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Even the Defenses of Anti-CRT Speech Codes Show the Problems With Anti-CRT Speech Codes
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Even the Defenses of Anti-CRT Speech Codes Show the Problems With Anti-CRT Speech Codes

Even the best defenses run aground on the rocky shoals of the laws themselves.

Let me start by admitting two things. First, I’m incredibly tired of the online wars over critical race theory. Second, I know I’m a total hypocrite when I lament the obsession, because I seem to be writing about it all the time. But I can’t help myself. The controversy touches on a number of issues where I have an abundant amount of experience—not just with critical race theory itself (I first learned its basic elements thirty years ago and have been writing about it or responding to it ever since), but also on speech codes, free speech in higher education, and the intersection between civil rights laws and the First Amendment. 

Moreover, as I noted earlier this week, I co-wrote an op-ed in the New York Times with Kmele Foster, Thomas Chatterton Williams, and Jason Stanley that argues the attempt to ban the expression of ideas through the broad, vague “anti-CRT” laws currently being proposed (and passed) across the nation is a bad idea. Even if lawful (which is debatable in some circumstances), such bans are unwise. As we wrote in the op-ed, a better proposed course of action in response to undeniable abuses is two-fold: 

Propose better curriculums and enforce existing civil rights laws. Title VI and Title VII of the Civil Rights Act prohibit discrimination on the basis of race, and they are rooted in a considerable body of case law that provides administrators with far more concrete guidance on how to proceed. In fact, there is already an Education Department Office of Civil Rights complaint and a federal lawsuit aimed at programs that allegedly attempt to place students or teachers into racial affinity groups.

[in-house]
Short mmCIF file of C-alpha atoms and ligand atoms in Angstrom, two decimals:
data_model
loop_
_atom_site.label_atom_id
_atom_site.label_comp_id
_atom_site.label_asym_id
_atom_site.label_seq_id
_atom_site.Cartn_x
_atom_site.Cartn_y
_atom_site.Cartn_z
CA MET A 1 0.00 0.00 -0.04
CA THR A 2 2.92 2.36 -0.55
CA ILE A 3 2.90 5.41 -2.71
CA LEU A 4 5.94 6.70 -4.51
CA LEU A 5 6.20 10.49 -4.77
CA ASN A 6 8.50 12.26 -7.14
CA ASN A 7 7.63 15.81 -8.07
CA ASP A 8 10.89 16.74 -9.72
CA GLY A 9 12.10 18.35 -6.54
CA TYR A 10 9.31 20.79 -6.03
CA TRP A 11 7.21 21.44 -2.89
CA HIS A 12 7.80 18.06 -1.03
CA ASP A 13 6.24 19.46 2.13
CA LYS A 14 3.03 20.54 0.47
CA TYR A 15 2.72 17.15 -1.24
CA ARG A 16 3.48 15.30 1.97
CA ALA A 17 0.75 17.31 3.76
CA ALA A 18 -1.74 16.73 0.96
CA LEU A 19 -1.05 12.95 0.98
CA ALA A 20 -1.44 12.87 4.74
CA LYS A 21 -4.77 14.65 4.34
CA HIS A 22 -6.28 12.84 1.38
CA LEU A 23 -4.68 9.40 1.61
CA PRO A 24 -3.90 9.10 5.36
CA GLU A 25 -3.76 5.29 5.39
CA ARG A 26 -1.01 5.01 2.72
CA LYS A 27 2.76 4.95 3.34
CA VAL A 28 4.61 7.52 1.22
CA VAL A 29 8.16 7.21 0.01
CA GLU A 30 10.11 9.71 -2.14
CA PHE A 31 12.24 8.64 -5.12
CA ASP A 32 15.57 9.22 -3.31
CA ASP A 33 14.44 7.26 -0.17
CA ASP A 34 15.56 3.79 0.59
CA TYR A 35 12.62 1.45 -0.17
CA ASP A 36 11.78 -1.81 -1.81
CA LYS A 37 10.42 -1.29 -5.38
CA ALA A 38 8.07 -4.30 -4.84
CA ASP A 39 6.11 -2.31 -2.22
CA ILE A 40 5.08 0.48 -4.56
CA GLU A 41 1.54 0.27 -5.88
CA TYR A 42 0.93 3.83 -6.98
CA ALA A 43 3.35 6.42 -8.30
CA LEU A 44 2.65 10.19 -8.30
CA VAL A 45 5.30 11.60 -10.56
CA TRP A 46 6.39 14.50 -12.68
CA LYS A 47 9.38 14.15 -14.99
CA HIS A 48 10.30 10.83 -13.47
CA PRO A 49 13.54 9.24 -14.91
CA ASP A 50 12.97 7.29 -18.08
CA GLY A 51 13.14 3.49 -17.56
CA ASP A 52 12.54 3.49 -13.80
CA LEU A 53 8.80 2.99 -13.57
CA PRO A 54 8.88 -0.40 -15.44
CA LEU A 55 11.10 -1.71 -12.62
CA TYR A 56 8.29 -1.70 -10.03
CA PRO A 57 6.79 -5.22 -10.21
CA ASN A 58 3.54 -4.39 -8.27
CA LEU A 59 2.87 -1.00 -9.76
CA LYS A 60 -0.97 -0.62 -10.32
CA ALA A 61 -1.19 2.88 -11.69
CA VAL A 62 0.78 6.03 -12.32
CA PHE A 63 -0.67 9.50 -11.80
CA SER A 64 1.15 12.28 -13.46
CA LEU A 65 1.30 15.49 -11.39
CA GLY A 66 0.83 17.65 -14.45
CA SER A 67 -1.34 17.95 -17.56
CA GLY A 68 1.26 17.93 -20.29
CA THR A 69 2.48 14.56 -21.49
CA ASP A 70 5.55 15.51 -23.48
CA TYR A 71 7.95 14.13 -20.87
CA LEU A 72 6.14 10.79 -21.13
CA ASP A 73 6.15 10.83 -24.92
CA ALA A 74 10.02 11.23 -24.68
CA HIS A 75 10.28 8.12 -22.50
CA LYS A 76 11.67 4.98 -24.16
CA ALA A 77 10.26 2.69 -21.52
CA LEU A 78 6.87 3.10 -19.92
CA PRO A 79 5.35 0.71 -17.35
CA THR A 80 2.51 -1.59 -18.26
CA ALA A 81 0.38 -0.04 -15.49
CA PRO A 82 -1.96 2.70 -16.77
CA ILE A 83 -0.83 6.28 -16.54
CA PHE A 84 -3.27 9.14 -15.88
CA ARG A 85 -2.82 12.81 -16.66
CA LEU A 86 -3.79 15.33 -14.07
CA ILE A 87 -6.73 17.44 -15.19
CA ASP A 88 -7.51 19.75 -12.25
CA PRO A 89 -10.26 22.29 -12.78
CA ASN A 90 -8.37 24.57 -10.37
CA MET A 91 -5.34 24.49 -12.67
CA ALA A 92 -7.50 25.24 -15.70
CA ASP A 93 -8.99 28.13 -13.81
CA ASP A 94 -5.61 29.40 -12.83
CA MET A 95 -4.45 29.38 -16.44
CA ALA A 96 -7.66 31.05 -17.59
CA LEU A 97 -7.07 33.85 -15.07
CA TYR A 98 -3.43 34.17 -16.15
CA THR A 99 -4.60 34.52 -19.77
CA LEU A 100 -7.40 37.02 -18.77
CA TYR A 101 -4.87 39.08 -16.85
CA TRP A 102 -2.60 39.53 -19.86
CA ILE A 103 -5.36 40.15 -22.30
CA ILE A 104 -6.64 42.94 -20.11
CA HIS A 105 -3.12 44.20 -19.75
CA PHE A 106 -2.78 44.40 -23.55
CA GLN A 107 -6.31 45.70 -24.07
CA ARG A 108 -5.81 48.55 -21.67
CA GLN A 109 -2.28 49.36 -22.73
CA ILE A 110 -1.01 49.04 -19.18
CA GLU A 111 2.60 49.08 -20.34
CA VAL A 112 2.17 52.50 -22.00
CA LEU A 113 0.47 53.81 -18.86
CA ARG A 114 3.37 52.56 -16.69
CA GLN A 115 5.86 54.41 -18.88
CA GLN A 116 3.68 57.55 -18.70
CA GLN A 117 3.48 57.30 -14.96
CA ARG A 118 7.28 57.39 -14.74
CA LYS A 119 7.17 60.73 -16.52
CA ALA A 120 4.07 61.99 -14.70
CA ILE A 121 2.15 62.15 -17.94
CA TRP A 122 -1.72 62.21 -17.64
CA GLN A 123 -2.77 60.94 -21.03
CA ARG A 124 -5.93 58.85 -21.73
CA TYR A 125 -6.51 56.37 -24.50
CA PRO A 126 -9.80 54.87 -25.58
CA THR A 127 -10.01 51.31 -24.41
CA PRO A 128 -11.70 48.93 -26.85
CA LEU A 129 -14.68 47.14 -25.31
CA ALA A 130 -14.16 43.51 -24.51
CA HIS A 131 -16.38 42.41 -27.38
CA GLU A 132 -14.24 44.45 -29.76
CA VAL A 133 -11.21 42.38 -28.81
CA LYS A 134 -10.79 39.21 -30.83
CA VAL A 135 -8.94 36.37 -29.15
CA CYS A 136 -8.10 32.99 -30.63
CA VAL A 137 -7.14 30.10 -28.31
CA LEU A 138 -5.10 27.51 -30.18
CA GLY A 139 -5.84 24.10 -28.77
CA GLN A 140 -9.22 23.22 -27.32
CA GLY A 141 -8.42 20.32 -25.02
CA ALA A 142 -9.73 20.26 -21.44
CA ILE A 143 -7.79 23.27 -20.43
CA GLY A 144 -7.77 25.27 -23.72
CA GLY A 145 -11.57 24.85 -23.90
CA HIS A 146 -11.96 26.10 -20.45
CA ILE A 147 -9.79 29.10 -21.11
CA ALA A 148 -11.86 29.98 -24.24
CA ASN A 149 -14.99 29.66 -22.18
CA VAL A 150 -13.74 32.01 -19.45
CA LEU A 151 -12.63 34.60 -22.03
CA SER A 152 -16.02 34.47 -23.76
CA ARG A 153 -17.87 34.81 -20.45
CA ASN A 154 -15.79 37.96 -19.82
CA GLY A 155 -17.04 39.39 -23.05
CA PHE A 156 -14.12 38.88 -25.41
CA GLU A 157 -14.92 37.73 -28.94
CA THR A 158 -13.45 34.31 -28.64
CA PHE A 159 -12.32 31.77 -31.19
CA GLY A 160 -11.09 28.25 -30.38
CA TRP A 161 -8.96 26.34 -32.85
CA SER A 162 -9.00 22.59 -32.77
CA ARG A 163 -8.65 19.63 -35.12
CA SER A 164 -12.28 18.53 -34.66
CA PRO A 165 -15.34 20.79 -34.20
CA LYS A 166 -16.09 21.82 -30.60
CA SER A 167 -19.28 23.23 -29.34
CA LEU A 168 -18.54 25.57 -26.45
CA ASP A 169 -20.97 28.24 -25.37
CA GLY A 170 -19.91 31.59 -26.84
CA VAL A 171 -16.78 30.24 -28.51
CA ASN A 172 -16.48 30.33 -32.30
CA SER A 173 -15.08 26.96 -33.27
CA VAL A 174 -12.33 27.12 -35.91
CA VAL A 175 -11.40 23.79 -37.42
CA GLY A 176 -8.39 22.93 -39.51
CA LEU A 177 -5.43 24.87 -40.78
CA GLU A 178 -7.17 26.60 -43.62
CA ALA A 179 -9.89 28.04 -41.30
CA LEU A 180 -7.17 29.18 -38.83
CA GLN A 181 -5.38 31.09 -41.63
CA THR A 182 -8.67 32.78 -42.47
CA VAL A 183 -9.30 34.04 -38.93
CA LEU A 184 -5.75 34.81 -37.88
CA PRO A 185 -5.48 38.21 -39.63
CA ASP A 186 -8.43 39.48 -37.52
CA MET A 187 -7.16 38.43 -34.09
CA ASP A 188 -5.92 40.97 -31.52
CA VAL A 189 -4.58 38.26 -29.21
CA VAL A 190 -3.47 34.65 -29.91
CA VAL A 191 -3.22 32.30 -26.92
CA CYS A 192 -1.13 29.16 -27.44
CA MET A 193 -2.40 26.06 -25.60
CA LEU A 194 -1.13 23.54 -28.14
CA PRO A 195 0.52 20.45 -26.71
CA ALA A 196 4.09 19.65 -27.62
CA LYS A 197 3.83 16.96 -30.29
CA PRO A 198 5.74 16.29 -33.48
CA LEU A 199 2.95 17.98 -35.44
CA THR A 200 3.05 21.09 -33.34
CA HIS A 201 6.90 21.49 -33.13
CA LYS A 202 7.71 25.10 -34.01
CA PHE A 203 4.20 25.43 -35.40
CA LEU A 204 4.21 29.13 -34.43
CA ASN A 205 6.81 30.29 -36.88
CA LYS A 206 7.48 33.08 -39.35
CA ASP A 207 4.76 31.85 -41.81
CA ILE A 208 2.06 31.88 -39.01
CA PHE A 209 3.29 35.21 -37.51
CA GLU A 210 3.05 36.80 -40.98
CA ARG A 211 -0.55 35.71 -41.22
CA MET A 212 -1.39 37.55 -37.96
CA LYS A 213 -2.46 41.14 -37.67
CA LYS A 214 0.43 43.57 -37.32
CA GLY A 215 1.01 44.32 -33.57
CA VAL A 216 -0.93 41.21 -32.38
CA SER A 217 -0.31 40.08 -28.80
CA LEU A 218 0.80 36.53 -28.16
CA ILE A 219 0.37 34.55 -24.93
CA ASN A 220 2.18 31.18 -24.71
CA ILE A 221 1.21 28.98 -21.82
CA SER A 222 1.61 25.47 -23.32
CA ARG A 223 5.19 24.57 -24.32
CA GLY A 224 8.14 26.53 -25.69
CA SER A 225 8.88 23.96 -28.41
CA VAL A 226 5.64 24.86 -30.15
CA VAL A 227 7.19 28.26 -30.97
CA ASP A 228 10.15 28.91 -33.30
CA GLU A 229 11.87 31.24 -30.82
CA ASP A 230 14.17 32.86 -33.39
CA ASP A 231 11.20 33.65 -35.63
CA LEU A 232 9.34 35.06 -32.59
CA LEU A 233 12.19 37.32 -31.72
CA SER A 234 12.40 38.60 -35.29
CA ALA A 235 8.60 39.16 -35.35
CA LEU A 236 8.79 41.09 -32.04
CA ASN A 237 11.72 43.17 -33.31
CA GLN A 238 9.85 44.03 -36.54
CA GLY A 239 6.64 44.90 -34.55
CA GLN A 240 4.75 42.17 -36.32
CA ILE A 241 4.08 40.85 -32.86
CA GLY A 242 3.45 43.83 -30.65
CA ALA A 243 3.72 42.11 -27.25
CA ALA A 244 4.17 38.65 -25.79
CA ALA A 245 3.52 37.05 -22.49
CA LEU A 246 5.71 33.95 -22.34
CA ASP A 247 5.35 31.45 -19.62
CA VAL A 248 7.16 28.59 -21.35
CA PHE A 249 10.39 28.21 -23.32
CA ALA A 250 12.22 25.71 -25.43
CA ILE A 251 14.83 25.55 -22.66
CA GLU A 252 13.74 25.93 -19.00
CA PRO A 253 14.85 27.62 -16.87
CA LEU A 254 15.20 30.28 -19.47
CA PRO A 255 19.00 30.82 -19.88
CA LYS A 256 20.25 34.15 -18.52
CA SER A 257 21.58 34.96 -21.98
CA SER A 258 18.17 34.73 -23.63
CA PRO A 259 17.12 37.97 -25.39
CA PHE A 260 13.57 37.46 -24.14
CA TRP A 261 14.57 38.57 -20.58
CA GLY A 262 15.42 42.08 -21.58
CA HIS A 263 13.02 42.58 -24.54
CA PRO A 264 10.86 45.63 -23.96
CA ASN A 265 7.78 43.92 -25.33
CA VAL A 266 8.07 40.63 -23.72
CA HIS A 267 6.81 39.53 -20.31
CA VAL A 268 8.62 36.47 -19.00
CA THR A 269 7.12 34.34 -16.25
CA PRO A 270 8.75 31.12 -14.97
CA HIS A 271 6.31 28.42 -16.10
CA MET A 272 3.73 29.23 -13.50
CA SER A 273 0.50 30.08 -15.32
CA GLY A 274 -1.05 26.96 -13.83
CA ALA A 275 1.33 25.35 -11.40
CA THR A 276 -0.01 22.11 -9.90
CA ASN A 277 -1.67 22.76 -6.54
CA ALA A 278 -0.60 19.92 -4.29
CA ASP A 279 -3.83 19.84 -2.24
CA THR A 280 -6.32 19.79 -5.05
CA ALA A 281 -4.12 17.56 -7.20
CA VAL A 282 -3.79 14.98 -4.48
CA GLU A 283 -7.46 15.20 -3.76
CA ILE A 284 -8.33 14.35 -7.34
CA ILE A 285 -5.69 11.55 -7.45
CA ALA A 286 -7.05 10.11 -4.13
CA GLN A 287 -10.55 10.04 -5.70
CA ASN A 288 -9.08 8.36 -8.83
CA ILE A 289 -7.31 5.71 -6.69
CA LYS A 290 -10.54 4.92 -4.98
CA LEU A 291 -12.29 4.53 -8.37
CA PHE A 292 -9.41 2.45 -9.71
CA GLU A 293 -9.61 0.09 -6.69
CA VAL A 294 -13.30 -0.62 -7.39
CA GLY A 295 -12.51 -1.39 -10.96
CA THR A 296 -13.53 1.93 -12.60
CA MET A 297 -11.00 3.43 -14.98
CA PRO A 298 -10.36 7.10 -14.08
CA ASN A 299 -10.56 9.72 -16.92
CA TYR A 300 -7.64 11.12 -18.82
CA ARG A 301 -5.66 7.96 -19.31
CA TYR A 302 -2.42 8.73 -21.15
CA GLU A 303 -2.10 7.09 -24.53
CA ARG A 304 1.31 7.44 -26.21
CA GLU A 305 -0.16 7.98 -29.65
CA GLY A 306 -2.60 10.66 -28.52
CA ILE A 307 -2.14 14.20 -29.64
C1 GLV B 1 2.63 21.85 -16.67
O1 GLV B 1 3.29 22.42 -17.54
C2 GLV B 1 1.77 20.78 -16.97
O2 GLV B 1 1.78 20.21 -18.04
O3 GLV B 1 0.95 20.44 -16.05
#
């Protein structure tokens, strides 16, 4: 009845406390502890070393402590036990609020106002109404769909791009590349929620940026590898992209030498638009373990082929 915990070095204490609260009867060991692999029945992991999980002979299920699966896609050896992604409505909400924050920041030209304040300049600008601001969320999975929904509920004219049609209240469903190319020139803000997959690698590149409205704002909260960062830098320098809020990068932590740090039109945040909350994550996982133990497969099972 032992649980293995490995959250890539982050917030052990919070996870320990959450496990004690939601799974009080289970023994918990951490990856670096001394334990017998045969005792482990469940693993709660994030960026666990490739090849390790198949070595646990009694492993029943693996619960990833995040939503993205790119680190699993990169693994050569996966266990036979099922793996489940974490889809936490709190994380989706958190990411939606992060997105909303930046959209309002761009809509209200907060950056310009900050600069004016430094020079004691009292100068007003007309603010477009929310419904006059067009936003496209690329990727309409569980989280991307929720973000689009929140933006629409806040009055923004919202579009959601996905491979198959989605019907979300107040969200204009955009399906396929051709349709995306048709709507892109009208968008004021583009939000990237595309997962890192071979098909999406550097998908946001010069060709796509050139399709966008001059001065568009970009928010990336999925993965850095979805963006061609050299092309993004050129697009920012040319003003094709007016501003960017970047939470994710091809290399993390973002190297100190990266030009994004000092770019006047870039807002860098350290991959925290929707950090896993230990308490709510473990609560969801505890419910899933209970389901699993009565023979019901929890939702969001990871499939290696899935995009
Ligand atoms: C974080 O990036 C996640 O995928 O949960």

There has been a staggering amount of anger, controversy, and debate in response. For example, good friends and thoughtful folks at National Review have taken aim at my position again and again and again and again and again. But as I read these contributions (and appreciated them! Responding to the excesses of critical race theory is a tough issue that merits serious debate), I began to notice something they all had in common. See if you notice as well.

In his thoughtful piece about the Texas law, Stanley Kurtz says this about a key part of the statute:

This phrasing could potentially prevent even discussion of the various concepts, which would indeed run afoul of our culture of free expression, despite being legally permissible. 

In a short critique of our op-ed, Rich Lowry notes that the same Texas law is allegedly “going to get a scrub in the Texas special session” and says “it’s totally legitimate to worry about the wording of the laws,” but then accuses us (wrongly, in my view) of misrepresenting their meaning.

In his own piece which attempts to explain what I “get wrong” about CRT in schools, my friend Dan McLaughlin says, “There are fair criticisms of how some of the bills that would enact such bans have been drafted; legislation is a blunt instrument with which to control a curriculum, and some of the initial efforts have been more careful than others.”

One never, ever wants to run afoul of Kevin Williamson’s sharp pen, and he’s weighed in as well with a characteristically interesting and thought-provoking argument. It includes two interesting comments:

French, Foster, et al. bring up important concerns about the way anti-CRT laws are structured and the assumptions behind them, but that is not a case against anti-CRT laws—it is a case against badly written and clumsily conceived anti-CRT laws.